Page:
Wednesday, October 6, 2010

An Environmentalist's Defense of Clearcut Logging

Steven E. Kallick
An environmentalist who helped broker the Canadian Boreal Forest Agreement recently said that clearcut logging is “an appropriate silvaculture method” in the boreal forest.

“Frankly, in the boreal forest, selective harvest is impractical because of the nature of the trees. You don’t have the big kind of coastal old growth forest,” Steven E. Kallick, director of the International Boreal Conservation Campaign for the Pew Charitable Trusts, told Yale Environment 360.

“What you have is extensive forest of smaller trees. And in order to be profitable, you need to be able to go in there and take out a significant part of the volume. And ecologically it’s not like clearcutting in a coastal forest. It doesn’t have the same impact because the boreal forest is a vast, fire-dominated ecosystem where large-scale disturbance is not uncommon.”

The logging companies that signed the agreement have agreed to “meet or beat the Forest Stewardship Council standards,” which Kallick calls “the green seal of approval for logging.”

“The reason the Forest Stewardship Council does not prohibit clearcutting in the boreal forest is because it’s not ecologically required.”

“This is industrial forestry, with improved practices. If it was by itself the only standard being applied, we would not be satisfied. But, combined with the removal of very large tracts of forest from timber harvest and ultimately, we hope, permanent protection of those areas, then we feel comfortable with the Forest Stewardship Council standard being applied in those other areas.”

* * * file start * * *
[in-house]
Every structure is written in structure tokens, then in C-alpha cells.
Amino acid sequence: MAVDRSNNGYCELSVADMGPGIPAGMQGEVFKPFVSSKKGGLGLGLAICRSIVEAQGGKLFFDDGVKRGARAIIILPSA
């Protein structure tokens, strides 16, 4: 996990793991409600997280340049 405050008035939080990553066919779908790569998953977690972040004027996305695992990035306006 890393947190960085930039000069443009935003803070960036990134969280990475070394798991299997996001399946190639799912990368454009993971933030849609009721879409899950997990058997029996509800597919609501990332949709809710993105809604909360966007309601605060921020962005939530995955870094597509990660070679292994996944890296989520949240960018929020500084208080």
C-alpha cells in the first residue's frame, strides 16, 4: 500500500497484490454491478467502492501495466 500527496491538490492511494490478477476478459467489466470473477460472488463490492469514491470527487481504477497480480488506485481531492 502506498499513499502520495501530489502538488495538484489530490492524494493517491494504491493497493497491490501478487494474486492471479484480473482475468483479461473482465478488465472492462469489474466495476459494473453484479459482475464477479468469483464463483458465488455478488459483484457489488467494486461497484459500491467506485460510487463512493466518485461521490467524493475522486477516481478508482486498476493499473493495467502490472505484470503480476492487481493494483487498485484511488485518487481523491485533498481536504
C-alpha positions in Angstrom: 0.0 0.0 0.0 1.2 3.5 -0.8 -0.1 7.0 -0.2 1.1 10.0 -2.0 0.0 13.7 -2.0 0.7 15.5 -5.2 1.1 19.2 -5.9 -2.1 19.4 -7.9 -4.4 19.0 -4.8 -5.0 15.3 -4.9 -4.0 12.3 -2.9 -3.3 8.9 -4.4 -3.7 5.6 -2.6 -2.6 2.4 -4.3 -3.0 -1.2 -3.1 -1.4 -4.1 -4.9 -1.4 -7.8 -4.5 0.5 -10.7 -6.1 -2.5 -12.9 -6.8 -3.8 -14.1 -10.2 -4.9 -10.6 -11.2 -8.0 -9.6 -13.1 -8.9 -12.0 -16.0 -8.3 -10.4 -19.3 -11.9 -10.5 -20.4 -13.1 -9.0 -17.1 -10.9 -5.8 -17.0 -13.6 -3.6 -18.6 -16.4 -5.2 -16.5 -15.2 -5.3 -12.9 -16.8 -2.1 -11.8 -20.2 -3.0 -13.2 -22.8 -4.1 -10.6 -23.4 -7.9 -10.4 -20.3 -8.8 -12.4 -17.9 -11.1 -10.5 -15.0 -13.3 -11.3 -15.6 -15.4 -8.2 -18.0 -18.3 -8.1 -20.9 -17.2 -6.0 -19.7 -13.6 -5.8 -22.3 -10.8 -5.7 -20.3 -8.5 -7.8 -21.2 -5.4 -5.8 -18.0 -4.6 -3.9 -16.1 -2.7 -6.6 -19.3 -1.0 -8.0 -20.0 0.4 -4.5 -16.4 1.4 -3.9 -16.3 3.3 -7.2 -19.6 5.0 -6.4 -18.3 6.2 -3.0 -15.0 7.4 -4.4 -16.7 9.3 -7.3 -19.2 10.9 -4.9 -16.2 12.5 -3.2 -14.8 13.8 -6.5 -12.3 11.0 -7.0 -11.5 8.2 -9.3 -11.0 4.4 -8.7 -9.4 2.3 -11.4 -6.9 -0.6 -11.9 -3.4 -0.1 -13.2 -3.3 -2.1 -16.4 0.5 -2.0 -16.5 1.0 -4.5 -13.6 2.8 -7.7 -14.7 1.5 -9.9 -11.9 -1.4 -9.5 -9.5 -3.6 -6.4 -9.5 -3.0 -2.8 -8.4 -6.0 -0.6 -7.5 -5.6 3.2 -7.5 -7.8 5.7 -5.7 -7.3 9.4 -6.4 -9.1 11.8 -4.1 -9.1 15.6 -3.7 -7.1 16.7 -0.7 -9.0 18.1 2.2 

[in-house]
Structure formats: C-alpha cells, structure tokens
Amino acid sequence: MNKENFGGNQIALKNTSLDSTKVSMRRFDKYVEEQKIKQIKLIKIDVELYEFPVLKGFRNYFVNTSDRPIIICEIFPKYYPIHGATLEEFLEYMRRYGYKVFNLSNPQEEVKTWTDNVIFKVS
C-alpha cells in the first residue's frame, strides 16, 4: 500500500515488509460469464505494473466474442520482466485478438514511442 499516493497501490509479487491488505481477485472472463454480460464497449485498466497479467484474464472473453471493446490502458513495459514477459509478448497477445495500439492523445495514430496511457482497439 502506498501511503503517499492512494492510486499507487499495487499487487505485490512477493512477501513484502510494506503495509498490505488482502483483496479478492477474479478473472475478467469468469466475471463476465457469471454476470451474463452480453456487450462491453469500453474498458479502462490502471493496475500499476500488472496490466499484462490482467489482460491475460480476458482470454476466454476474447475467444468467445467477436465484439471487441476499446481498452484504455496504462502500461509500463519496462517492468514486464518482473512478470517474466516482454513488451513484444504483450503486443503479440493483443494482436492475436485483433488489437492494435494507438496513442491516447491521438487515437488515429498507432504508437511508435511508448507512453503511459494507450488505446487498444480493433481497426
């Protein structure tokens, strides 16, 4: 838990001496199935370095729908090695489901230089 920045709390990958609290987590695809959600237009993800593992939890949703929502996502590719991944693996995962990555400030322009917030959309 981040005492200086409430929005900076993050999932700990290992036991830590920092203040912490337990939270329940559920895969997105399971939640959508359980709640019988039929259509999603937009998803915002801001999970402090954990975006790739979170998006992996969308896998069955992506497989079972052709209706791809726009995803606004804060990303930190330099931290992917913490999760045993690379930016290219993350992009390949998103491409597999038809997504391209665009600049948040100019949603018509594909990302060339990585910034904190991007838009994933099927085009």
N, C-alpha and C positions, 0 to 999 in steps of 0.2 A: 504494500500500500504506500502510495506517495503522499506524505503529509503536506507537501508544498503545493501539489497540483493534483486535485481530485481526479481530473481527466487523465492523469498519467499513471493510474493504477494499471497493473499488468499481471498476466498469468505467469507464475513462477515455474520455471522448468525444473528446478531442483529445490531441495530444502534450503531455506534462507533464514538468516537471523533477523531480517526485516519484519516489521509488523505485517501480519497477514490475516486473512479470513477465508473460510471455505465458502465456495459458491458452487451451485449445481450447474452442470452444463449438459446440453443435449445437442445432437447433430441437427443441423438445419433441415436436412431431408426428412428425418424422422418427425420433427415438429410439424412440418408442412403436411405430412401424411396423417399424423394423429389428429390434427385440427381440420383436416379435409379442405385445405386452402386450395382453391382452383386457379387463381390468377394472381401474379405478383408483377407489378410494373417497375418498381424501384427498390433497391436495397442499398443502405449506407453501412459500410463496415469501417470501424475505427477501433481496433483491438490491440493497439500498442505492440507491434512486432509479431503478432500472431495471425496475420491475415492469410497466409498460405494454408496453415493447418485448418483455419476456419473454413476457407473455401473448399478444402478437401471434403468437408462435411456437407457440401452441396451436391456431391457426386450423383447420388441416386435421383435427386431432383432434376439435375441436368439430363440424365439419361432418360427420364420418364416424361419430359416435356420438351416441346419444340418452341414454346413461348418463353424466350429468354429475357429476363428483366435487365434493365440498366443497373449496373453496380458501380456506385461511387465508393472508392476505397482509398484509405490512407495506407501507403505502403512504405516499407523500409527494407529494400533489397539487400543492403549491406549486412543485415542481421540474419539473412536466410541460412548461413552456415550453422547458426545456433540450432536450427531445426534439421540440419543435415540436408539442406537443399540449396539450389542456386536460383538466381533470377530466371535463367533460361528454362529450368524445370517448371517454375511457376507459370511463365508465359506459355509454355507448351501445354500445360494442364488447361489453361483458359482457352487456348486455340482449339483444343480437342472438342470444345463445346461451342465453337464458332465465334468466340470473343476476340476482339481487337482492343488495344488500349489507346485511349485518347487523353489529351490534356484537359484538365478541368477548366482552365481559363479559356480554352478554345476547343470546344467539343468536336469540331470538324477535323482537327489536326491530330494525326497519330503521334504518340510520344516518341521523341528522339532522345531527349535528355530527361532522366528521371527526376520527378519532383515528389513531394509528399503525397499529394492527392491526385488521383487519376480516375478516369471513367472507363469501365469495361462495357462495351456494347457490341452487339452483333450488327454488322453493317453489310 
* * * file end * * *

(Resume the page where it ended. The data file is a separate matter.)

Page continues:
Canada’s boreal (subarctic) forest – along with undisturbed portions of the Amazon and Russia’s Taiga – is “one of the three great tracts of forest on the globe,” Kallick says. Pew decided to focus on the Canadian boreal, he told The Seattle Times, because, of the three, “it's the only one in a country with a tradition of conservation, so the most likely to be protected on a scale to preserve the ecosystem and yet allow people to benefit from the natural resources.”

Kallick told The Times he got interested in environmental work when a newspaper for which he wrote refused to publish his story about a hazardous waste dump.

“I thought, ‘I'm in the wrong business. I'm going to law school and figure out how to bust people like this.’”

Related articles:

1 comment:

M. D. Vaden of Oregon said...

Wonder how much difference there is between a large scale fire where much of the ash and wood remains on the forest, and clear-cutting which removes all the elements in the trunks received from the soil.

Apparently 95% or so of a tree is from water and atmosphere, but would removal of the other 5% be significant over a century or two?

MDV / Oregon